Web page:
In the annals of automotive history there have been some Italian-American hybrids of eye watering beauty and astounding performance. In the 1950’s the likes of Frank Sinatra and Desi Arnaz could be seen motoring in a voluptuous Dual Ghia. Ronald Reagan had one too, until he lost it to LBJ in a poker game. A Dodge frame and 315 cid hemi were dispatched to Carrozzeria Ghia in Turin where skilled panel beaters and trimmers assembled them.
A decade later the Iso rumbled onto the scene with a series of sports and GT cars powered by one of several American V8’s depending on year and model. Anything up to a Chevrolet 454 could motivate one of these elegant beasts, such as in the pictured Iso Griffo 7 Litri. A triumvirate of Italian talent in the form of engineer Giotto Bizzarini, designer Giorgetto Giugiaro and coachbuilder Bertone created the car. A 7 liter Griffo was said to better 180 mph.
The 1970’s may have been the ’60s with a hangover, but there was still room on the scene for the brash, hatchet wielding DeTomaso Pantera. Designed by American Tom Tjaarda while at Ghia. The Pantera had a taught, agressive form, all thrusting muscles and sharp creases. Those supercar looks weren’t just for show, the Pantera had the grunt to back it up courtesy of a Ford 351 Cleveland and the same rear mounted transaxle as the Ferrari killing GT40.
Then…Then the 1980’s happened. Power ties and shoulder pads had taken over from leisure suits and gold medallions nestling in chest hair. Chrysler corporation had been circling the drain, but the combined powers of the Federal Government, Lee Iacocca and the K cars seemed to have saved the day. The future was so bright, Lido had to wear shades, to borrow a line from a song of the day. So why not celebrate and polish up the corporate image with a halo car ? So, Iacocca got together with his old pal Alessandro DeTomaso who owned Maserati at the time, to whip up an Italian-American motorcar with panache for the thrusting 1980’s executive. At the 1986 LA auto show, Chrysler presented the TC by Maserati to the world. The world was underwhelmed.
Iacocca had the epic chutzpah to dress yesterday’s mutton as lamb by using the K platform to underpin the new “exotic”. With the exception of an optional semi-bespoke version of Chryler’s 2.2 liter four pot topped by a Maserati designed twin cam chapeau, powertrain choices were as for the Lebaron (and Caravan, Reliant, etc, etc). Series production of the TC finally got underway in 1989. Problem was, by 1988 Chrysler had restyled the LeBaron. Eschewing the T-Square school of design of its predecessor, the LeBaron was a very smartly turned out car that bore more than a passing resemblance to the TC. It was presented in the same showrooms, with many of the same luxury features, for a rather smaller financial commitment on the part of the buyer. On introduction the Chrysler TC cost about $33,000 US dollars, you could’ve had a LeBaron convertible for about thirteen grand less. Chrysler must’ve been hell bent on stealing from Pietro to pay Paul. It’s no wonder then that production failed to meet targets and the last TCs were built in 1990. No doubt the Maserati faithful found it criminal that the fabled trident would be corralled in Chrysler’s corporate Pentastar. The K platform may have been a worthy enough basis for workaday saloons and people movers but the basic suspension made too frequent contact with its bumbstops and the steering feel could’ve been tuned by an anesthesiologist. I could follow the lead of the pundits of the TC’s day and continue to nitpick and wheedle at its flaws, but I have the benefit of hindsight and depreciation both of which allow me to assess Chrysler’s Modenese holiday in a new light. Yes, it really is a LeBaron in drag, but it’s hand tailored Italian drag and don’t you forget it !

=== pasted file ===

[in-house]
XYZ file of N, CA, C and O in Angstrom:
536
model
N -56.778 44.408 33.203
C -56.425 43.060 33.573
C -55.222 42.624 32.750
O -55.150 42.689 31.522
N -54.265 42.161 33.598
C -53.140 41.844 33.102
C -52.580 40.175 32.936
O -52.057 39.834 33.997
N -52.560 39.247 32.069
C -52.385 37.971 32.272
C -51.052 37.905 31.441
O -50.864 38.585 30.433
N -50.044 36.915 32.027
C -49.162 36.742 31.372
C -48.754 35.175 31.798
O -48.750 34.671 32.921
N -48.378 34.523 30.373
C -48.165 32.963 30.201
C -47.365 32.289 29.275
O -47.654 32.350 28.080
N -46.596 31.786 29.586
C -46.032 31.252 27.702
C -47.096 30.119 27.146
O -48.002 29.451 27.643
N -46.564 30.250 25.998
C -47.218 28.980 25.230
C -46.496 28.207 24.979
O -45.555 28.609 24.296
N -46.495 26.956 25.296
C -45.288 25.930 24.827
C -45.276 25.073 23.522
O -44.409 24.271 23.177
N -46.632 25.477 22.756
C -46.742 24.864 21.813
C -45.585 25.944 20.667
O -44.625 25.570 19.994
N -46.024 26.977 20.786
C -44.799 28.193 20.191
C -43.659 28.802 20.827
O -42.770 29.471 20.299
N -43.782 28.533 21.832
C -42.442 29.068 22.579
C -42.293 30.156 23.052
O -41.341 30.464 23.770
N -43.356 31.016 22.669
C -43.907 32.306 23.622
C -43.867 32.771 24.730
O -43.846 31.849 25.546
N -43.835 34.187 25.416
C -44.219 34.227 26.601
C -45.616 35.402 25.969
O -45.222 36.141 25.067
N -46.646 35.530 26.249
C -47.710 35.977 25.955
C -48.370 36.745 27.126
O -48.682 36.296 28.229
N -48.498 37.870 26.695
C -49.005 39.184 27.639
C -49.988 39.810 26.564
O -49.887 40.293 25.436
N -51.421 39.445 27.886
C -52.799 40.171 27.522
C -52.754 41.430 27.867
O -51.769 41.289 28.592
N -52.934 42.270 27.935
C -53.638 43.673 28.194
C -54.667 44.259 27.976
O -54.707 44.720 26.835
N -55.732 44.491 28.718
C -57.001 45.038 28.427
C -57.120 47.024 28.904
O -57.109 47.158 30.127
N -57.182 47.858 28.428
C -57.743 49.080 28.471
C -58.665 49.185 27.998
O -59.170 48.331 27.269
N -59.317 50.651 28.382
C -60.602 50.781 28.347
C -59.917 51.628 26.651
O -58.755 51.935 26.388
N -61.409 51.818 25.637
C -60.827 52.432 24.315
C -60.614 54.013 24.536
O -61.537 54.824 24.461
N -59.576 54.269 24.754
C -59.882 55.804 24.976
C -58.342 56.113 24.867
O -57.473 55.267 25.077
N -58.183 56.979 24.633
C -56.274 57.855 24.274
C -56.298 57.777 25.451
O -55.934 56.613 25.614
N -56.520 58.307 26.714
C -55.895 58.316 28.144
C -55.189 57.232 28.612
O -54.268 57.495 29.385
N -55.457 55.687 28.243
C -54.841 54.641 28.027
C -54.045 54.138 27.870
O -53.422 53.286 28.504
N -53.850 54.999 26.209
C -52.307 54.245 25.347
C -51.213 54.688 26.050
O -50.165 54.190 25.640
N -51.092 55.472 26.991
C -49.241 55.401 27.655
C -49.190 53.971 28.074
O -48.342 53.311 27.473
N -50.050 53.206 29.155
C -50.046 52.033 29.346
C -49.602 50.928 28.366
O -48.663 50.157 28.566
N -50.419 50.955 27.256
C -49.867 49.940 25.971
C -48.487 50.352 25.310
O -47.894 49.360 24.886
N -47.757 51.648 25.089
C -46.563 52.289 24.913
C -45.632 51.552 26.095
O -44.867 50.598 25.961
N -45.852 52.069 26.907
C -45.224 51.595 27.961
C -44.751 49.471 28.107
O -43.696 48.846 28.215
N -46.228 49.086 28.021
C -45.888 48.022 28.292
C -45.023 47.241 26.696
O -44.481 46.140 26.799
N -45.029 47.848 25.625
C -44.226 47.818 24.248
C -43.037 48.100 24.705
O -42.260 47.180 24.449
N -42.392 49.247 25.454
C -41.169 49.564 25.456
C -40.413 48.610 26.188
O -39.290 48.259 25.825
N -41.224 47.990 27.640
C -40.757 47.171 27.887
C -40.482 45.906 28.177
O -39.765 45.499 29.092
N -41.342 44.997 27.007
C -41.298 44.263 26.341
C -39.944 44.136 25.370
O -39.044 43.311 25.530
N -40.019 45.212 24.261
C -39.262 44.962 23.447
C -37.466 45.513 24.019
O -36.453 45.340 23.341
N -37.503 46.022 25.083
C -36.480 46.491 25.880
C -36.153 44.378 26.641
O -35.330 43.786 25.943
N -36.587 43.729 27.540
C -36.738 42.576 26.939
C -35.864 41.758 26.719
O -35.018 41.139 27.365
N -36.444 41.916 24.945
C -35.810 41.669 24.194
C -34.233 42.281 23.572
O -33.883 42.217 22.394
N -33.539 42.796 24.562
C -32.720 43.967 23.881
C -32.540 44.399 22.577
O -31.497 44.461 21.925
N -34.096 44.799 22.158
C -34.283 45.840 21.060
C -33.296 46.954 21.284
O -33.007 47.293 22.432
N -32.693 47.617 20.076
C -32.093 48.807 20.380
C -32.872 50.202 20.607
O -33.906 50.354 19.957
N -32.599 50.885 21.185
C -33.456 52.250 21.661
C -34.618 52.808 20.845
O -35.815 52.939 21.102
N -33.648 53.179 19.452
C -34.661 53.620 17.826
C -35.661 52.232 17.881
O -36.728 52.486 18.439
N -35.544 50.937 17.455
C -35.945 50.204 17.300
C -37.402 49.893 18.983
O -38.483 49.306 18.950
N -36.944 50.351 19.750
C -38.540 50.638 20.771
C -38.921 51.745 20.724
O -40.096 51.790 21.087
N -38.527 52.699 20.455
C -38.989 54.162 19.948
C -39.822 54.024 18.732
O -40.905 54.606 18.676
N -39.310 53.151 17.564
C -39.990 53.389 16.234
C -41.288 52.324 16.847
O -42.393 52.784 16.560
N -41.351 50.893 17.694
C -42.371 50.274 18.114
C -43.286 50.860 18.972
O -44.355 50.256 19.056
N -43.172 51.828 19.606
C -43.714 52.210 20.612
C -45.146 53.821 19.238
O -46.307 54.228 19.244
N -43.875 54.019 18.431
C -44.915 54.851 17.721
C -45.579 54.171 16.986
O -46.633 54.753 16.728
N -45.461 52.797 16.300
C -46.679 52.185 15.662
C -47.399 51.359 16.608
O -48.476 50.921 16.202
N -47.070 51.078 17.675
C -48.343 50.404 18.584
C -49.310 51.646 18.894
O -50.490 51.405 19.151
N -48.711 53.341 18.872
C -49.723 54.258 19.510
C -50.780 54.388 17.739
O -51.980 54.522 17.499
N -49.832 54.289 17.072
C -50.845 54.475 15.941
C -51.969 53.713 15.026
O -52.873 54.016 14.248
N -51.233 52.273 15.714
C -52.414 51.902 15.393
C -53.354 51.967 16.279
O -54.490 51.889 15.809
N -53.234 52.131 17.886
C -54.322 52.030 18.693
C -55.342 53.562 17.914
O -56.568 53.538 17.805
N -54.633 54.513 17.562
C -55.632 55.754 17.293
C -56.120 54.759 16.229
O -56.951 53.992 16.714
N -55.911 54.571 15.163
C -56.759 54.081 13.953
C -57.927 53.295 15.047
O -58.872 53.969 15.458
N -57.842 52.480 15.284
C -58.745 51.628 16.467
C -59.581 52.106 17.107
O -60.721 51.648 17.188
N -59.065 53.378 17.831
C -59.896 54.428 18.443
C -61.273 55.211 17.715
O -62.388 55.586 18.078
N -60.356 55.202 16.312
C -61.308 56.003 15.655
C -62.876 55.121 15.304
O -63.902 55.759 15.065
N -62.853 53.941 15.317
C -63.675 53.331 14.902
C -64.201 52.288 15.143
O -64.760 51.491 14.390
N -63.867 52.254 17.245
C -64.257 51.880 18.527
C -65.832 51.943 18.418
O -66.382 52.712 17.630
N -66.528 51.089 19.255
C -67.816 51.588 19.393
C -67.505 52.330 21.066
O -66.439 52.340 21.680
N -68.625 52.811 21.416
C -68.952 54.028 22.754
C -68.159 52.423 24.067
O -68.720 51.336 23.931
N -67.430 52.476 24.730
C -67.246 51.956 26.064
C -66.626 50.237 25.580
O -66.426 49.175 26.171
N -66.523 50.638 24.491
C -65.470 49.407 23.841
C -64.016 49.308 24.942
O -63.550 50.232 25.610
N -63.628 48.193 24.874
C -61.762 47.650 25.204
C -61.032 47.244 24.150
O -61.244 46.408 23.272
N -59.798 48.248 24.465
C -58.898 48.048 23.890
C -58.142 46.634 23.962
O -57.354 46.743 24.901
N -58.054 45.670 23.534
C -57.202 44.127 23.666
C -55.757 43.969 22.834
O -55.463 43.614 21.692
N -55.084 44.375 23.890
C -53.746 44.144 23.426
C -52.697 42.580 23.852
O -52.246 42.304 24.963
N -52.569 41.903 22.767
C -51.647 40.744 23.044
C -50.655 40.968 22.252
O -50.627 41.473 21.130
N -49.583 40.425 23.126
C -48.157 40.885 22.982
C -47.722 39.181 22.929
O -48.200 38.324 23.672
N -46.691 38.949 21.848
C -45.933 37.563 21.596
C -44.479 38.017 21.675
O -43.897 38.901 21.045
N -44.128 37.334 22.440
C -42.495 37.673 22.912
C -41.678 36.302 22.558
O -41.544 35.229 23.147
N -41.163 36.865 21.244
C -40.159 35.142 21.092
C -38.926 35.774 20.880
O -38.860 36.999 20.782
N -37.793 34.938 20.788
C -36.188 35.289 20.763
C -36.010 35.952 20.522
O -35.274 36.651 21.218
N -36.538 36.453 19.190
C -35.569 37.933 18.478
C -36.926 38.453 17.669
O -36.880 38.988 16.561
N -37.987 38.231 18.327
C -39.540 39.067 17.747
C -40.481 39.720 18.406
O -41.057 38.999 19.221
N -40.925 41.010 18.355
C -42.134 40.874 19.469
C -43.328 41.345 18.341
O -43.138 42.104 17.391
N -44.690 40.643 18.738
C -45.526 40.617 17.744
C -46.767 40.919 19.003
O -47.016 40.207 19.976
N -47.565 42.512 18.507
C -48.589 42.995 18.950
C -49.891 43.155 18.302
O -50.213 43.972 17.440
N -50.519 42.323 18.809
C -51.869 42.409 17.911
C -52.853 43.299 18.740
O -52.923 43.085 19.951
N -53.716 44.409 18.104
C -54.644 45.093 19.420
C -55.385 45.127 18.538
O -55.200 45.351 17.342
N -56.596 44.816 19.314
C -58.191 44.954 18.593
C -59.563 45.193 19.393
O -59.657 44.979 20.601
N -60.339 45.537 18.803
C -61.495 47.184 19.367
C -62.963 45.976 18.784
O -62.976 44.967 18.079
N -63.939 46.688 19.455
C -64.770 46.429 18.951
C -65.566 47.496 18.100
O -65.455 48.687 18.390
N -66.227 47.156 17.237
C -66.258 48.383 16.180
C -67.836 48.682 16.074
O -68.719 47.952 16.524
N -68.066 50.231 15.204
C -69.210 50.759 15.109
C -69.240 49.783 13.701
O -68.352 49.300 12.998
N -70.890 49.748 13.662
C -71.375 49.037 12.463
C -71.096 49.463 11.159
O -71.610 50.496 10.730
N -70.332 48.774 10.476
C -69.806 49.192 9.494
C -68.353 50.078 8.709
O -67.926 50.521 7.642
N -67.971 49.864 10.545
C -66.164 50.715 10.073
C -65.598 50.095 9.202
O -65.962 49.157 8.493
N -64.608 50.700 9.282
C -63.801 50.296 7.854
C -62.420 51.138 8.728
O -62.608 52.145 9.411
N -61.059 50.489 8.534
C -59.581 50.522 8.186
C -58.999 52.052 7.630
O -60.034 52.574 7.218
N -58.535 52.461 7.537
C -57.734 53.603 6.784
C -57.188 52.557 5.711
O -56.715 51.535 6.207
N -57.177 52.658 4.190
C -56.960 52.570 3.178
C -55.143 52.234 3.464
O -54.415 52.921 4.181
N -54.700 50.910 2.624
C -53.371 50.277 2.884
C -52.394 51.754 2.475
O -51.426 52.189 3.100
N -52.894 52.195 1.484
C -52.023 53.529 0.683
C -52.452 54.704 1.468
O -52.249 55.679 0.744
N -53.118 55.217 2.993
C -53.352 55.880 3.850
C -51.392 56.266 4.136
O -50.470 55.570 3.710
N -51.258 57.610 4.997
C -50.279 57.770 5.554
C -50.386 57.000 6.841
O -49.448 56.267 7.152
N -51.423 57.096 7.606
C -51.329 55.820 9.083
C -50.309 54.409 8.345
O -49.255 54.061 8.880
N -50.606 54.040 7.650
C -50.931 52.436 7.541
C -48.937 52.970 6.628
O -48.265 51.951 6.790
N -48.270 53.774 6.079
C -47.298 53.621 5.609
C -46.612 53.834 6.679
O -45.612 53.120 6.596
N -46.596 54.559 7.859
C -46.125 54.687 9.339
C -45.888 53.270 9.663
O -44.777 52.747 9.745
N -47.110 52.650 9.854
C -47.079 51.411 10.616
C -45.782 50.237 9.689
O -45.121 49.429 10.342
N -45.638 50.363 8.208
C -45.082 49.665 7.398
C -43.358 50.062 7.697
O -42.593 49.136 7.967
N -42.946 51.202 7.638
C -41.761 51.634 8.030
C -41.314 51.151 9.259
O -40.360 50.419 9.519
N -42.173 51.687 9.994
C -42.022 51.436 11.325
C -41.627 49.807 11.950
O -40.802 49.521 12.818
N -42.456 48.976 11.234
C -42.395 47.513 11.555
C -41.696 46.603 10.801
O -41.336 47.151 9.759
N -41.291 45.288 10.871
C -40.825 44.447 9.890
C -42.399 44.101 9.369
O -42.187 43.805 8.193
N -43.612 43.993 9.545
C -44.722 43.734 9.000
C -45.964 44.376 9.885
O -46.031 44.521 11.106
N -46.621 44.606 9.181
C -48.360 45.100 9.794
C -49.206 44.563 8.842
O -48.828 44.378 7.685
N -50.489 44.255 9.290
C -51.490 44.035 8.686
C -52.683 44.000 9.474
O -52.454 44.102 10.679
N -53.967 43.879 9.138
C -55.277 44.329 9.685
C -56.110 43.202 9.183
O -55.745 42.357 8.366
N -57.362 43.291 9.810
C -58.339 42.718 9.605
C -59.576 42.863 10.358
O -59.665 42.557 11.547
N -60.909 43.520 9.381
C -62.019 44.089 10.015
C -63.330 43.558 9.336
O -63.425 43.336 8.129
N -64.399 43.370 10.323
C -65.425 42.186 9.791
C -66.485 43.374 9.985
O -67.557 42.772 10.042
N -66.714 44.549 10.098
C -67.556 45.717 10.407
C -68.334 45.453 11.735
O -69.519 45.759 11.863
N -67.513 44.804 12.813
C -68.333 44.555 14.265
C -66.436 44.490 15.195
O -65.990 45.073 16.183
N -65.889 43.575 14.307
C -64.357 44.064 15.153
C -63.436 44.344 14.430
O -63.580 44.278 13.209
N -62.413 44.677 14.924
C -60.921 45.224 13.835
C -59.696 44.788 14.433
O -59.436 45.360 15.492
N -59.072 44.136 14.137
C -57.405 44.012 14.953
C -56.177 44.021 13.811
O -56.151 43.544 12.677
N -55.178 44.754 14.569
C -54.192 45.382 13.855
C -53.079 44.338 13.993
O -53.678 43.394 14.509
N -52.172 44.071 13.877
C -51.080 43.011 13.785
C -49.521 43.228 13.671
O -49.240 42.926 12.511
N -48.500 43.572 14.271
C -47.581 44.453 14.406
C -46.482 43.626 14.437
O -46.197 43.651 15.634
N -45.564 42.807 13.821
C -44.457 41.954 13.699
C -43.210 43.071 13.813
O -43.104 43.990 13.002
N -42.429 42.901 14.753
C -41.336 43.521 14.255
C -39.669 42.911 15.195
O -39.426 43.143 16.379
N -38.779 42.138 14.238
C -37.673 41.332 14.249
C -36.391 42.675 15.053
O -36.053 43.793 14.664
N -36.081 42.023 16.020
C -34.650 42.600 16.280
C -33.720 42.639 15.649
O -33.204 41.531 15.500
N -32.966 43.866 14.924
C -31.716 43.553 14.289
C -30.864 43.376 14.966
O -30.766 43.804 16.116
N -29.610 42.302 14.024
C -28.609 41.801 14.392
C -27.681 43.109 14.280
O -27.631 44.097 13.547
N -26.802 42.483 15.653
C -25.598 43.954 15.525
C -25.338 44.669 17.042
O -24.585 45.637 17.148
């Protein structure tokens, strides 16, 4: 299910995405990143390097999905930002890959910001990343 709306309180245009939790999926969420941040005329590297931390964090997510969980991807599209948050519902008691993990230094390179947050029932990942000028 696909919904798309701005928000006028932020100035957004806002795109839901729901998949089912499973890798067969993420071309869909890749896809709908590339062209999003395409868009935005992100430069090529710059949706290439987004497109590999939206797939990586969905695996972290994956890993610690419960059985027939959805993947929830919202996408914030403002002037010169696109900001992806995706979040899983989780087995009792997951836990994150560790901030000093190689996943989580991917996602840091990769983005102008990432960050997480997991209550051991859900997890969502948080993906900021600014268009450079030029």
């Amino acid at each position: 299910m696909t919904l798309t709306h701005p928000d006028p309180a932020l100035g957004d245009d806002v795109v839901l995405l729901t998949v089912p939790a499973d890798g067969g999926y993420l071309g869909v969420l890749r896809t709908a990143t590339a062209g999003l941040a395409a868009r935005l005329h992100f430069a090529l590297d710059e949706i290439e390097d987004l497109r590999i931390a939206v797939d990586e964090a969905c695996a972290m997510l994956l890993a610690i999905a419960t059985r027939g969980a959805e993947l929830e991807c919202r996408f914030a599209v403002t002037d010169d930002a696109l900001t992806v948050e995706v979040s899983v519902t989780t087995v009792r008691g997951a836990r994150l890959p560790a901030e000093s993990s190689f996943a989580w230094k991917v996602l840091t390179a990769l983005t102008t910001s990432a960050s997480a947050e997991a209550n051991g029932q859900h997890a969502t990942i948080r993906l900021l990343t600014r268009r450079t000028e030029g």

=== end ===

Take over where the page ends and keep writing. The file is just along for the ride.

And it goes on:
I recently drove a TC, and, in spite of the generous use of Chrysler parts bin pieces the interior is rather opulent. There is a big difference between molded stitching in vinyl and real stitching done in Italian leather. Don’t believe me ? Look inside a TC, there’s acres of the stuff on nearly every surface, pleated lavishly on the cosseting catcher’s mitt seats it’s a splendid place to spend time. Behind the front seats is a parcel shelf topped with chrome strakes beneath which is concealed a factory fitted umbrella, neat ! The letters TC incidentally stand for “Touring Convertible”, bear this in mind and the car’s mission becomes clear. In the 1980s the personal luxury car was still alive, a car didn’t necessarily have to be athletic to be desirable. Granted, 517 TCs did have the 200 bhp Maserati fettled twin cam and a 5 speed stick. But most had either a more or less standard Chrysler turbo 2.2 or the 3.0 liter Mitsubishi sourced V6. And this is telling, the Mitsubishi mill hasn’t much power but it’s quiet and torque rich. The car I drove was so equipped and just wafted down the road. The lines of the TC may be LeBaron like, but the resemblance is only skin deep. The body panels and exterior trim are exclusive to the TC, and the doors close with a satisfying coachbuilt click-chunk noise, a LeBaron’s emphatically do not. And this is the point, for less than ten grand you can have a limited production, largely hand built two seat convertible with a rich interior covered in enough cowhide to make every vegan within a five mile radius spontaneously combust alied with prosaic enough oily bits (twin cam aside) that your corner garage or a competent owner should have no trouble wrenching on it. Find a looked after low mileage example, they are still out there, and you can’t very well go wrong.